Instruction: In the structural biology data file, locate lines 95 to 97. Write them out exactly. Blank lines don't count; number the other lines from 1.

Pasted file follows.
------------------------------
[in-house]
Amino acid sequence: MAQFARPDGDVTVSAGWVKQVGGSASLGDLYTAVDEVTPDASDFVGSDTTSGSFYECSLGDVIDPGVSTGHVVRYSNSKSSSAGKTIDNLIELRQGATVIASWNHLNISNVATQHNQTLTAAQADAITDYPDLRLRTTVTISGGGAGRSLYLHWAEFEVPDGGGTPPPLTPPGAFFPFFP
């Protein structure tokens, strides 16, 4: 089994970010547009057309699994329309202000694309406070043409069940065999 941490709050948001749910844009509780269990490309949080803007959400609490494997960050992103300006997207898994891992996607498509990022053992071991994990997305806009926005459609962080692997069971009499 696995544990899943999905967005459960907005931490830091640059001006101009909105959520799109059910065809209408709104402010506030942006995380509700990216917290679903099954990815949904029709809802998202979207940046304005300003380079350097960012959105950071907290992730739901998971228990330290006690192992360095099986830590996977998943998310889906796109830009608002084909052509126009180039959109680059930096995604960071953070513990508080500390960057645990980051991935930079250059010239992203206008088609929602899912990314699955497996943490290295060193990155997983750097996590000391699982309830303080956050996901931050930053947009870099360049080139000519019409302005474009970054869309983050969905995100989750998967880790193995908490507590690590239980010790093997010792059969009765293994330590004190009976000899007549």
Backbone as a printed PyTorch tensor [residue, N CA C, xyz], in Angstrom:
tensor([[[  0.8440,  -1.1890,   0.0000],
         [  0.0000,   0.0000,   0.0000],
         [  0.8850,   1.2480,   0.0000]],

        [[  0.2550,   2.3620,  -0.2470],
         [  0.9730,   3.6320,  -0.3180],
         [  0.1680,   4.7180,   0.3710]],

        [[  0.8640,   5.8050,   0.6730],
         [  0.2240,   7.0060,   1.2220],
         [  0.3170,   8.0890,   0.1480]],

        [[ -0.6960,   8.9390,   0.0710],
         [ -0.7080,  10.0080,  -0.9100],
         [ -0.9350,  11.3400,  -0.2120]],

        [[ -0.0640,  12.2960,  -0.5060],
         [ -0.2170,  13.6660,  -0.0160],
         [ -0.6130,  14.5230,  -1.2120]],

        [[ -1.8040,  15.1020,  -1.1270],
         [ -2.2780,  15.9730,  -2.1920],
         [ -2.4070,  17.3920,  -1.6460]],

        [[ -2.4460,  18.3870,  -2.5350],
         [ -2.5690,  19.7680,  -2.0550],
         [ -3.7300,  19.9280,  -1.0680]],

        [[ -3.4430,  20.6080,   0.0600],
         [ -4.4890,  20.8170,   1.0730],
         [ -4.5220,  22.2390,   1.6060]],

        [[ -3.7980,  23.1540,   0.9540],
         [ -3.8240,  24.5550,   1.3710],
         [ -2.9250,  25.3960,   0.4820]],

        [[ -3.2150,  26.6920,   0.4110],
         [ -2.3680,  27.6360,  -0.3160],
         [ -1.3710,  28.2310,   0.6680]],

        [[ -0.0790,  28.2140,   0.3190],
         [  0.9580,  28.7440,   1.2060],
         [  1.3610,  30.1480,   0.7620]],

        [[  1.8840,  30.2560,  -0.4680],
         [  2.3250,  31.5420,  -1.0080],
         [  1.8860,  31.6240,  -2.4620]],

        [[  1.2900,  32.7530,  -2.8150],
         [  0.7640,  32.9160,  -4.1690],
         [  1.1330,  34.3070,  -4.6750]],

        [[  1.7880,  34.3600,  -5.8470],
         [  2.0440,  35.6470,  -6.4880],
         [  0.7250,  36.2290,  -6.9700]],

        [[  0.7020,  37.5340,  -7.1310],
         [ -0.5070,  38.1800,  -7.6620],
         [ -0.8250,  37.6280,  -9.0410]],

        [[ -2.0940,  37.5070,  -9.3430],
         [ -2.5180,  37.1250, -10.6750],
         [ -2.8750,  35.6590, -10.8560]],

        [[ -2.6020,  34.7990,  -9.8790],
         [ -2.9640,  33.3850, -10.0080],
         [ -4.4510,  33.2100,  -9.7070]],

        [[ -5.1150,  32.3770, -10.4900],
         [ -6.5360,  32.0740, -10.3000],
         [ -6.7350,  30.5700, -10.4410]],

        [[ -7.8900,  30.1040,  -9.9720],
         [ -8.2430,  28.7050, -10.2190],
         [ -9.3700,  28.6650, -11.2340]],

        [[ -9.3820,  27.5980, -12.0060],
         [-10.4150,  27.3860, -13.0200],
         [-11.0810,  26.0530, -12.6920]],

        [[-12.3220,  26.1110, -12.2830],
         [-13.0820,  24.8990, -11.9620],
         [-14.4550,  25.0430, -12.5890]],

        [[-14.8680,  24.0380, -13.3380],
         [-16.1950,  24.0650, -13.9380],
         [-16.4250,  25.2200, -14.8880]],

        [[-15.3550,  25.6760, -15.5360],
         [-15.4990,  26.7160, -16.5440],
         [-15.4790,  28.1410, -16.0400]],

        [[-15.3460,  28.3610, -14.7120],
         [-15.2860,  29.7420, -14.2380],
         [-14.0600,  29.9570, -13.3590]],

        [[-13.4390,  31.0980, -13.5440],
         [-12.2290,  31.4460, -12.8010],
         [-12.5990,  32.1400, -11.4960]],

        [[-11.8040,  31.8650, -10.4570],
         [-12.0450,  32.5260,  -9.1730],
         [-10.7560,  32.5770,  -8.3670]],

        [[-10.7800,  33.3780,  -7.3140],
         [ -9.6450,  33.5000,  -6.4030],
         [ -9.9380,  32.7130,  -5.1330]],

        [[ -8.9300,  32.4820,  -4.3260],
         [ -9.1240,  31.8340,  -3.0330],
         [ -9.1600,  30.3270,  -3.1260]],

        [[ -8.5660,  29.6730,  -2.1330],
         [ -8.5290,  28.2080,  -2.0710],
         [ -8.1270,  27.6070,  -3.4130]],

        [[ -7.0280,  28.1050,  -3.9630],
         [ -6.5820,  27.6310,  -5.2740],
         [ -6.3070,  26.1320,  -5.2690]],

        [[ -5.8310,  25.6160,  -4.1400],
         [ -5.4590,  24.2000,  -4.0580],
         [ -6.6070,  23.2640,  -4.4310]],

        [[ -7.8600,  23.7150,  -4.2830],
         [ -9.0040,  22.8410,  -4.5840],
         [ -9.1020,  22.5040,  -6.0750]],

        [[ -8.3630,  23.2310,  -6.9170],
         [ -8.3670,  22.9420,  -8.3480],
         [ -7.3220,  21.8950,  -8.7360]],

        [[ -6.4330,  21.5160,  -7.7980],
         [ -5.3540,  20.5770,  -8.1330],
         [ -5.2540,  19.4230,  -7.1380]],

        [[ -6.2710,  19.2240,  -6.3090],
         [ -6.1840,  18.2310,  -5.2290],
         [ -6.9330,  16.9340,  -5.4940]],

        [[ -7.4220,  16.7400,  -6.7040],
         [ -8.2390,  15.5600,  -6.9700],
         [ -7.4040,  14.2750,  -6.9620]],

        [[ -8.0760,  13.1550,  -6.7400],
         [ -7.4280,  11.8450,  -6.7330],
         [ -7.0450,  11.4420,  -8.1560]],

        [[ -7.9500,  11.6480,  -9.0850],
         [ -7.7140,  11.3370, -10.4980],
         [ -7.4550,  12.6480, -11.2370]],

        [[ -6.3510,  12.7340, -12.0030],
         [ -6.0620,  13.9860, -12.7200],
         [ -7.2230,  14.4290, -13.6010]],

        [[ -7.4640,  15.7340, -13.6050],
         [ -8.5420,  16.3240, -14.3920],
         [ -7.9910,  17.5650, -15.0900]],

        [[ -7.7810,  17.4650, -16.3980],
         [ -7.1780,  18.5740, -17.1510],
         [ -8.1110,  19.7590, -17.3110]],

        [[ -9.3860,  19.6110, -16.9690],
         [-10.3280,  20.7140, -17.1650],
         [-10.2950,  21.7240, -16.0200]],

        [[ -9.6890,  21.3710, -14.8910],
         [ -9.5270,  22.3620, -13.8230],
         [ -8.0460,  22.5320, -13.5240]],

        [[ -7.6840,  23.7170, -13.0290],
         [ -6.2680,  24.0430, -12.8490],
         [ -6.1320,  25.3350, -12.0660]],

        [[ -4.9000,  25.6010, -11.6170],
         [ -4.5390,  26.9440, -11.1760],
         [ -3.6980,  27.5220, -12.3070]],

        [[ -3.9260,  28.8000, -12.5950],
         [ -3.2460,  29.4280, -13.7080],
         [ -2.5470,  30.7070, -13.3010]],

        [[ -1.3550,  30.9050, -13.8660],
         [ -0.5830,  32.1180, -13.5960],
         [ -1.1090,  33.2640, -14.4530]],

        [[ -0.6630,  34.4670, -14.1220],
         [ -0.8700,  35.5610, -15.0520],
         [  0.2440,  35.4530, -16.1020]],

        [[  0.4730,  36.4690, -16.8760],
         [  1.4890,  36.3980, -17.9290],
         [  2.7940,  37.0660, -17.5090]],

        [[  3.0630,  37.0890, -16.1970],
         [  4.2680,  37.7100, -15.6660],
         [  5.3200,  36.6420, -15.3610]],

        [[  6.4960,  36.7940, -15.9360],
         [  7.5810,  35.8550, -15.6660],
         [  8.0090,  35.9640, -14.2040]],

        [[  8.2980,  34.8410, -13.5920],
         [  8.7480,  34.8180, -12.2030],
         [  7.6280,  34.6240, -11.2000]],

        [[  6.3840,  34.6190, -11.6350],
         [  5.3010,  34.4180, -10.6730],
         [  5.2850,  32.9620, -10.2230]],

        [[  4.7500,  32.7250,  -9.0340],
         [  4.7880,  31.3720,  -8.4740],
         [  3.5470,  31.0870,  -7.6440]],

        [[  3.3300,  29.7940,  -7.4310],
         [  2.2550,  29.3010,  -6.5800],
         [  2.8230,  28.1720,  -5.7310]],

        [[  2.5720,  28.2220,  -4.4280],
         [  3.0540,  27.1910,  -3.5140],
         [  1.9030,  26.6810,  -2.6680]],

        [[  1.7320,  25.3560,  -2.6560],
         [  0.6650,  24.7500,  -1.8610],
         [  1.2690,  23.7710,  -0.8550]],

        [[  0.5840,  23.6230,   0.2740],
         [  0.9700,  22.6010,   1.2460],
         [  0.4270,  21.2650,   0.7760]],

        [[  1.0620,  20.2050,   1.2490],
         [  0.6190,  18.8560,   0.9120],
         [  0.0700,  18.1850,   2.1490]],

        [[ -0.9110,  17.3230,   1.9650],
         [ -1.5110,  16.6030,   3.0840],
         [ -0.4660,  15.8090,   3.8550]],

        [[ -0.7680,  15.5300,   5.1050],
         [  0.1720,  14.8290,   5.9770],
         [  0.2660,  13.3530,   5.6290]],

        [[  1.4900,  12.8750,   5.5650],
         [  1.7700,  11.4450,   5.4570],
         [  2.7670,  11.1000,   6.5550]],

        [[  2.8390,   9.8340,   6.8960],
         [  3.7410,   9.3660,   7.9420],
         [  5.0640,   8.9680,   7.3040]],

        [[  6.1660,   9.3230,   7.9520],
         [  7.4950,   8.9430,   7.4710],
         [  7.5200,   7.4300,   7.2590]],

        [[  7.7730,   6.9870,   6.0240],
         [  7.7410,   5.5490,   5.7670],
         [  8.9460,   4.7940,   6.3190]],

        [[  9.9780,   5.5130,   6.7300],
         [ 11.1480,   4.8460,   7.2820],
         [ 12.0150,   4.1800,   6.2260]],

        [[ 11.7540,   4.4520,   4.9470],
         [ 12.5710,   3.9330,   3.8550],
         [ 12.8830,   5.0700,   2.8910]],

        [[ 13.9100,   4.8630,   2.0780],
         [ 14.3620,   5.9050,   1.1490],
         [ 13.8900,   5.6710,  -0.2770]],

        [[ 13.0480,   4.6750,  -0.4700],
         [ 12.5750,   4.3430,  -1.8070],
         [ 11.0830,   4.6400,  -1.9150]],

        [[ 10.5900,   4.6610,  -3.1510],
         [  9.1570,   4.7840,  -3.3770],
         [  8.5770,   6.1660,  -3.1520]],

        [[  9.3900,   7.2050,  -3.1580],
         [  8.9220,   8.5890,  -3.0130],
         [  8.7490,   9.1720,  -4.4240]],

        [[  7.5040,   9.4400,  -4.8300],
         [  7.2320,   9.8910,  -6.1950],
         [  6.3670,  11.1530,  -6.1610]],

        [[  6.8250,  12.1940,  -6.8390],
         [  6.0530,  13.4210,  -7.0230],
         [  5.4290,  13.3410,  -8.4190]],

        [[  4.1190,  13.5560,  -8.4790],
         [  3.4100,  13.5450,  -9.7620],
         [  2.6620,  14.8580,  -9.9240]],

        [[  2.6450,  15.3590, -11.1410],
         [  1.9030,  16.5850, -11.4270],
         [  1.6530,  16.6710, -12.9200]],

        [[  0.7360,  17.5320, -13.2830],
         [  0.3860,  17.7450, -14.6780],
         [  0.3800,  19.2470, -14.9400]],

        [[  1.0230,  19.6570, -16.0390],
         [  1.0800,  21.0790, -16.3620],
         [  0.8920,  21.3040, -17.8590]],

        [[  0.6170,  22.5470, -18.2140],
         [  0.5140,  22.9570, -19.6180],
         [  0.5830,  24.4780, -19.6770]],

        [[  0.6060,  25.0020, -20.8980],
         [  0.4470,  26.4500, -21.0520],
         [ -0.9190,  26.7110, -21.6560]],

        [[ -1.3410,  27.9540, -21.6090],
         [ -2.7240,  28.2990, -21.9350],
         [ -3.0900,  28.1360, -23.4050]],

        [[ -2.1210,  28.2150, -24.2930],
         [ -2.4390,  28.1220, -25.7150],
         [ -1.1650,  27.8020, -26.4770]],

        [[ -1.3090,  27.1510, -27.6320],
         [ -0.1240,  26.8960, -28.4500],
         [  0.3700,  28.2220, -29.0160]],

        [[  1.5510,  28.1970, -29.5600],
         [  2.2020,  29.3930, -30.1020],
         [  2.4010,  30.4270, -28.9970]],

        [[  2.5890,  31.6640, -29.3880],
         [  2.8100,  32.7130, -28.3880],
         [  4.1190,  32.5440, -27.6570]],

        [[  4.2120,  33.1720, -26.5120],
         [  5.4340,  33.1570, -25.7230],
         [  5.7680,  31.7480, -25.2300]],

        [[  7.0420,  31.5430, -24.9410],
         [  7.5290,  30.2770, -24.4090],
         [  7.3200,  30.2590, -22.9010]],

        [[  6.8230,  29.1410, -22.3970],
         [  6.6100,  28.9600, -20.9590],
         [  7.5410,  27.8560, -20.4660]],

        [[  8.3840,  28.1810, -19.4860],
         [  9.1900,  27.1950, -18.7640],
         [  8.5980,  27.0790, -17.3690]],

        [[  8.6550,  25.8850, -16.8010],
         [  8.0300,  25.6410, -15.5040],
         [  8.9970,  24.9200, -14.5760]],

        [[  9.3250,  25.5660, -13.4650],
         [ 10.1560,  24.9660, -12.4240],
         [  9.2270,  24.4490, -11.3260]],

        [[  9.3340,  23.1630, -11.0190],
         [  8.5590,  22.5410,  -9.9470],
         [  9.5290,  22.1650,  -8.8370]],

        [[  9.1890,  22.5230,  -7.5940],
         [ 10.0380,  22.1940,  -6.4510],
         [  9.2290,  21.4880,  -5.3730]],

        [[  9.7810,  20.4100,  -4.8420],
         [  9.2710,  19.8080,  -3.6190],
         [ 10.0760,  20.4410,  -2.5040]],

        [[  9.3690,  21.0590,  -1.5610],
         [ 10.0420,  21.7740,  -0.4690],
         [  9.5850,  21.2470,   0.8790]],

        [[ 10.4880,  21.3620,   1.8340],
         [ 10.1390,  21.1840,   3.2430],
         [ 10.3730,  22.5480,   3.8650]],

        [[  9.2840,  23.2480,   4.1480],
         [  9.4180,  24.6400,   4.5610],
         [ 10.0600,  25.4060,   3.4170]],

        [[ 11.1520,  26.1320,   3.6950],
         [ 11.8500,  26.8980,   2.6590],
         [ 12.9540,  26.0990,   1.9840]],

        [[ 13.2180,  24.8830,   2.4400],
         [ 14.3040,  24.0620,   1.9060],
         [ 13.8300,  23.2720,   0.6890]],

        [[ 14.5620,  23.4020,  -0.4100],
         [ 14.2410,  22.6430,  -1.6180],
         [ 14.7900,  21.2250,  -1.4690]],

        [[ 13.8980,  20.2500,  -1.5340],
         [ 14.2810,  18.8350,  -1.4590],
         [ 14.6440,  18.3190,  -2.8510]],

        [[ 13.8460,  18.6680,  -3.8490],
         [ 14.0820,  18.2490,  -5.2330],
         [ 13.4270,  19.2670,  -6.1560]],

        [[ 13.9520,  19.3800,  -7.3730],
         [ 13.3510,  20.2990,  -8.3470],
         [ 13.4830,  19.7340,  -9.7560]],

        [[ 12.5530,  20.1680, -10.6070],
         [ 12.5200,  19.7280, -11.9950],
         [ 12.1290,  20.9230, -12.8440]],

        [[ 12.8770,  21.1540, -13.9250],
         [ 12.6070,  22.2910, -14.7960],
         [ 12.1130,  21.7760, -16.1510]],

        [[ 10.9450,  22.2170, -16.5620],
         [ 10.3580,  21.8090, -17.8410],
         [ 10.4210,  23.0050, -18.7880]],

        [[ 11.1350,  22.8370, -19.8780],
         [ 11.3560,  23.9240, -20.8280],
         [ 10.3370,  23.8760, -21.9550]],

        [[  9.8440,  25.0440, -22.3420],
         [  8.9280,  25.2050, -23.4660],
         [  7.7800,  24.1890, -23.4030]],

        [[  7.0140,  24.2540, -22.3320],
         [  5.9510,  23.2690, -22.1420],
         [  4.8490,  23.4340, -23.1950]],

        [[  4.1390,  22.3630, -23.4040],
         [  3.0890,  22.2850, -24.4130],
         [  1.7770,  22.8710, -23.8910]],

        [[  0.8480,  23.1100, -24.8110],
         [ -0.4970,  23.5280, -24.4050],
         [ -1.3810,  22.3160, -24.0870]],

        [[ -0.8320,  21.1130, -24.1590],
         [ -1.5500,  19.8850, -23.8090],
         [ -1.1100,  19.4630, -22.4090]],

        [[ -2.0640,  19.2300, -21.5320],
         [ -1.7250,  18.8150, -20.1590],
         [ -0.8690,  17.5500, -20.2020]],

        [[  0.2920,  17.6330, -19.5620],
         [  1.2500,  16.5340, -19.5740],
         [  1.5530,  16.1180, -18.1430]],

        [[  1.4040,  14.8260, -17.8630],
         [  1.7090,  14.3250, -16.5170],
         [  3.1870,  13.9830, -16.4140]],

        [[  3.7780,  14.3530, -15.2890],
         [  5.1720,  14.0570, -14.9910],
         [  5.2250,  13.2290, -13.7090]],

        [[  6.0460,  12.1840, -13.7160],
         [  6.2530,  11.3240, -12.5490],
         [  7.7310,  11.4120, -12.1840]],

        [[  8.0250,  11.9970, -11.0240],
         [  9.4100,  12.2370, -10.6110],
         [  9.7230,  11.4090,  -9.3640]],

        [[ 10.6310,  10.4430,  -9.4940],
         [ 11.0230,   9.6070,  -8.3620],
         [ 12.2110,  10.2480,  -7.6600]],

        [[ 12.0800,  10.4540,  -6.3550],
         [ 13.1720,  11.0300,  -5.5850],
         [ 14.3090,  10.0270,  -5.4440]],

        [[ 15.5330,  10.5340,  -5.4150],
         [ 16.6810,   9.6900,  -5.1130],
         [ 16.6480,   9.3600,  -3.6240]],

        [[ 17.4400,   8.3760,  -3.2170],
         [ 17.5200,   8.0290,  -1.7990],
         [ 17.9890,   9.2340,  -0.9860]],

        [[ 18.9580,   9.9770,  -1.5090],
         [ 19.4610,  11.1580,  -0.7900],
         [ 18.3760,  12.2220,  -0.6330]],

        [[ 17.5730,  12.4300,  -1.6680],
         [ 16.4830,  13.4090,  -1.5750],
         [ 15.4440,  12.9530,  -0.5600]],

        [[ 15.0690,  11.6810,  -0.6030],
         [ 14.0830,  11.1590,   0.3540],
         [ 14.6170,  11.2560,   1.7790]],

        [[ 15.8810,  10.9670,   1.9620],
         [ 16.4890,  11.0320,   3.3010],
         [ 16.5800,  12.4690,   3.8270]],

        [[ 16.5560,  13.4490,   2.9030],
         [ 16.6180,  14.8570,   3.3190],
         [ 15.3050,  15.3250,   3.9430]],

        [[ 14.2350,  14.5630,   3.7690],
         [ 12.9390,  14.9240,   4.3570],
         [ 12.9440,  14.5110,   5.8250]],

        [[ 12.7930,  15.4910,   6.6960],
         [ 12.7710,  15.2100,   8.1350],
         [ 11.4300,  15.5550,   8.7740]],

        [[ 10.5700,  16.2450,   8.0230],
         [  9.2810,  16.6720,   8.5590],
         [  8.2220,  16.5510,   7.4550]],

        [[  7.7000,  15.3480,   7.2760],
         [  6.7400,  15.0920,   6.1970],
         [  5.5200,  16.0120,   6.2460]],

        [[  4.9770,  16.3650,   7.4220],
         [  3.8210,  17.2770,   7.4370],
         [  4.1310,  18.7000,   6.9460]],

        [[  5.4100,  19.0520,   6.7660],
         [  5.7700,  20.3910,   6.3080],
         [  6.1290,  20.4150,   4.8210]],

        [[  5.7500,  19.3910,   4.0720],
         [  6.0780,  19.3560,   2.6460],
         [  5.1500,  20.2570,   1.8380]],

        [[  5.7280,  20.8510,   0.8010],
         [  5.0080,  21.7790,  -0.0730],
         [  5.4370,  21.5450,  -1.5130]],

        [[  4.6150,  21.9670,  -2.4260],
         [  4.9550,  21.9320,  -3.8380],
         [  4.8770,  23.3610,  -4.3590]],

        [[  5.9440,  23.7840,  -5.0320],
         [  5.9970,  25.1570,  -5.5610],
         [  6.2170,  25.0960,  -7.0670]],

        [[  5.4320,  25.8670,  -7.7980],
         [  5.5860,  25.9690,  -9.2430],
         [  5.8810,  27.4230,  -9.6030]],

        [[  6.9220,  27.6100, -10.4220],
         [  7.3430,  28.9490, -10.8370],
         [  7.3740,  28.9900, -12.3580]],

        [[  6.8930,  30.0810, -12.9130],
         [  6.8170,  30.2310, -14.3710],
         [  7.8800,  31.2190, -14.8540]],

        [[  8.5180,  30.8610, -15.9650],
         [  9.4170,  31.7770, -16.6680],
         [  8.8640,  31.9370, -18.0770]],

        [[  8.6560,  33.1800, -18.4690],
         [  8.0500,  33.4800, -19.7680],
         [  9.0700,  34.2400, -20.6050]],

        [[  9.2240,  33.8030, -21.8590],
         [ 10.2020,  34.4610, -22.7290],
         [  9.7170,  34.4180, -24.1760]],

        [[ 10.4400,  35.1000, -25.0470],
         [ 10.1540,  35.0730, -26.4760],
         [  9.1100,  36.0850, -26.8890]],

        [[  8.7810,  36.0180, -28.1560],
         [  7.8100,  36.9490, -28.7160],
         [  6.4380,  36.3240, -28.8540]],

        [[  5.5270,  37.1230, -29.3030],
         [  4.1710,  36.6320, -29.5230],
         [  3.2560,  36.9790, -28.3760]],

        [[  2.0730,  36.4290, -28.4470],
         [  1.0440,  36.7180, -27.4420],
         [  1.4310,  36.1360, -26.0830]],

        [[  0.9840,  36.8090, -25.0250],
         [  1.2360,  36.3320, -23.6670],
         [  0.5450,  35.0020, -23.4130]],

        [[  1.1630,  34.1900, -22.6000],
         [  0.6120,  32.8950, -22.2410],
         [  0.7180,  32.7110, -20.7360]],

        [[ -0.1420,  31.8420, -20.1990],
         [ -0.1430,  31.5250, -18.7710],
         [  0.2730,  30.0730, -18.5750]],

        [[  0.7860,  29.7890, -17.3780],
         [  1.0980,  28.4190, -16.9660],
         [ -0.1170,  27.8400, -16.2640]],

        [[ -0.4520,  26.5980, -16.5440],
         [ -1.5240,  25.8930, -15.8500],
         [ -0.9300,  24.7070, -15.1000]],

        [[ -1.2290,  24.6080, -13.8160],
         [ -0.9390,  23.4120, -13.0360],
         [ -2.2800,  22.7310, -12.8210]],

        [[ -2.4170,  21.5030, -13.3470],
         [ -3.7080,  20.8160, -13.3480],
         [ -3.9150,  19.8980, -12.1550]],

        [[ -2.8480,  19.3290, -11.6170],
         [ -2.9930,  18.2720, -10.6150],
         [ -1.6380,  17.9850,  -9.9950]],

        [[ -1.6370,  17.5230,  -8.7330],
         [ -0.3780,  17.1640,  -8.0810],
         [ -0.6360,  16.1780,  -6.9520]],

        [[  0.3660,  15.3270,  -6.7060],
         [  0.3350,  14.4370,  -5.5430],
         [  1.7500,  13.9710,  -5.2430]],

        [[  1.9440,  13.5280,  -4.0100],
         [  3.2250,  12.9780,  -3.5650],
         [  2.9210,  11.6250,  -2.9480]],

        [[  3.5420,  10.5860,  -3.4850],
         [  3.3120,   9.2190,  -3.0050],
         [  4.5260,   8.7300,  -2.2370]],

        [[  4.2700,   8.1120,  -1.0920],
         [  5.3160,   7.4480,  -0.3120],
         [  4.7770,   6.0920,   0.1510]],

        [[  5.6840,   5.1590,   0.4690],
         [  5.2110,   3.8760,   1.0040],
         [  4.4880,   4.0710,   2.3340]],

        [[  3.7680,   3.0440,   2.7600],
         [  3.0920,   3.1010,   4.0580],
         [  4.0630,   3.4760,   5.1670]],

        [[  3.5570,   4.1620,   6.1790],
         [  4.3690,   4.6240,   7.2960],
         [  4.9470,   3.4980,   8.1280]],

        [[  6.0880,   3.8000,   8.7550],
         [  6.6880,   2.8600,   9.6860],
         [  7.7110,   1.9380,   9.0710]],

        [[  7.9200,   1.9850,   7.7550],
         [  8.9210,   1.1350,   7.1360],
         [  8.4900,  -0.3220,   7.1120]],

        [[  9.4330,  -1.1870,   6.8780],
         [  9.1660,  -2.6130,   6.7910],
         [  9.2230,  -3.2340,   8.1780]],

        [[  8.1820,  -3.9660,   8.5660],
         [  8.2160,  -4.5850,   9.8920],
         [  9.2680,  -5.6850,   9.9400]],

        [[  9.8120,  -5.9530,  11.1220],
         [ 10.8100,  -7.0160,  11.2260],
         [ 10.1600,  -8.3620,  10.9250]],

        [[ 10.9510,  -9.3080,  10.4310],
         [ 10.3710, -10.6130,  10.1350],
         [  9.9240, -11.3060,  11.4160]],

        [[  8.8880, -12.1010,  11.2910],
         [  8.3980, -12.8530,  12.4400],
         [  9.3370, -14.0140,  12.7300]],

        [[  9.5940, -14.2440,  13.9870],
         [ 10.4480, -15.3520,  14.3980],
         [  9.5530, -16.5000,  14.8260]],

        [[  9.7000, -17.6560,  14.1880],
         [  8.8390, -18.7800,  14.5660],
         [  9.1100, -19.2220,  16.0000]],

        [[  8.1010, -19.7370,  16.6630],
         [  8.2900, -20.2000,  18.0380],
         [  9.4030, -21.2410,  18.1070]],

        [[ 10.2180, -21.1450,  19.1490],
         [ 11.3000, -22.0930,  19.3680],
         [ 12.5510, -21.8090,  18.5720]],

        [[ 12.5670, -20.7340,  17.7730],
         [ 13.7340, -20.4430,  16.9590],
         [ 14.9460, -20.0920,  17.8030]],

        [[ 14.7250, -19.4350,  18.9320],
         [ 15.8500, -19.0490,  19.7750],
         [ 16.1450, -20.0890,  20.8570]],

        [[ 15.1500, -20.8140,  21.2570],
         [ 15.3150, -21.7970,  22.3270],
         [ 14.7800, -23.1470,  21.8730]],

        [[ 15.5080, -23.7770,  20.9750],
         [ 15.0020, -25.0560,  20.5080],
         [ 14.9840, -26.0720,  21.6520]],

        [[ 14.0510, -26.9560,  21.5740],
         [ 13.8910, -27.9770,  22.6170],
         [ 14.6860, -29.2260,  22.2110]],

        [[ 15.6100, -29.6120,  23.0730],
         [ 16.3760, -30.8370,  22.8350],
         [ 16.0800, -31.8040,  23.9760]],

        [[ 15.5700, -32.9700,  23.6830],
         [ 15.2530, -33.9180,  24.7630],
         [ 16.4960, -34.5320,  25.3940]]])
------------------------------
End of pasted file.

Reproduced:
        [[ -5.8310,  25.6160,  -4.1400],
         [ -5.4590,  24.2000,  -4.0580],
         [ -6.6070,  23.2640,  -4.4310]],